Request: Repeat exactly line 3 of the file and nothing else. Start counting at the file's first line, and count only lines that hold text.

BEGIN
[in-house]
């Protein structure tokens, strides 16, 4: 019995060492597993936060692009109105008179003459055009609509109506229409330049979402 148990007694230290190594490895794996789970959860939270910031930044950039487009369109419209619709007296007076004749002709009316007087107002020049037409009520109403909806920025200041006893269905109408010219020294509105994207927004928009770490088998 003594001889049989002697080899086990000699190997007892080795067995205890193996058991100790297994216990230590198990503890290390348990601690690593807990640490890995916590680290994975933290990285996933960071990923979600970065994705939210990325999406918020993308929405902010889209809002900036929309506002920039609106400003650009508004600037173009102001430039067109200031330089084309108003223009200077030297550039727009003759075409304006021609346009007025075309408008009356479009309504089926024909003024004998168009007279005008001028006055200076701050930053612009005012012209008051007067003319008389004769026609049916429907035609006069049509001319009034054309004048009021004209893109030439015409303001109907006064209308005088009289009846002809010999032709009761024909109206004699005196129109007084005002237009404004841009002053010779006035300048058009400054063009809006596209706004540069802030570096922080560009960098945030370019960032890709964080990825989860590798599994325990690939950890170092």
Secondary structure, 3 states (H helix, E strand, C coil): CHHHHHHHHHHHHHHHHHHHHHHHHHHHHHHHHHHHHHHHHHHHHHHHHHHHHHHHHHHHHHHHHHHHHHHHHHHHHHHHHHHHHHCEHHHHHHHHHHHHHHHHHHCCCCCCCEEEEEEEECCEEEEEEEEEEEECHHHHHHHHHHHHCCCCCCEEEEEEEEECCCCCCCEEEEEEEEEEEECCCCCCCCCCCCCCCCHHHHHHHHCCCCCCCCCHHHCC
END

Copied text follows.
Secondary structure, 3 states (H helix, E strand, C coil): CHHHHHHHHHHHHHHHHHHHHHHHHHHHHHHHHHHHHHHHHHHHHHHHHHHHHHHHHHHHHHHHHHHHHHHHHHHHHHHHHHHHHHCEHHHHHHHHHHHHHHHHHHCCCCCCCEEEEEEEECCEEEEEEEEEEEECHHHHHHHHHHHHCCCCCCEEEEEEEEECCCCCCCEEEEEEEEEEEECCCCCCCCCCCCCCCCHHHHHHHHCCCCCCCCCHHHCC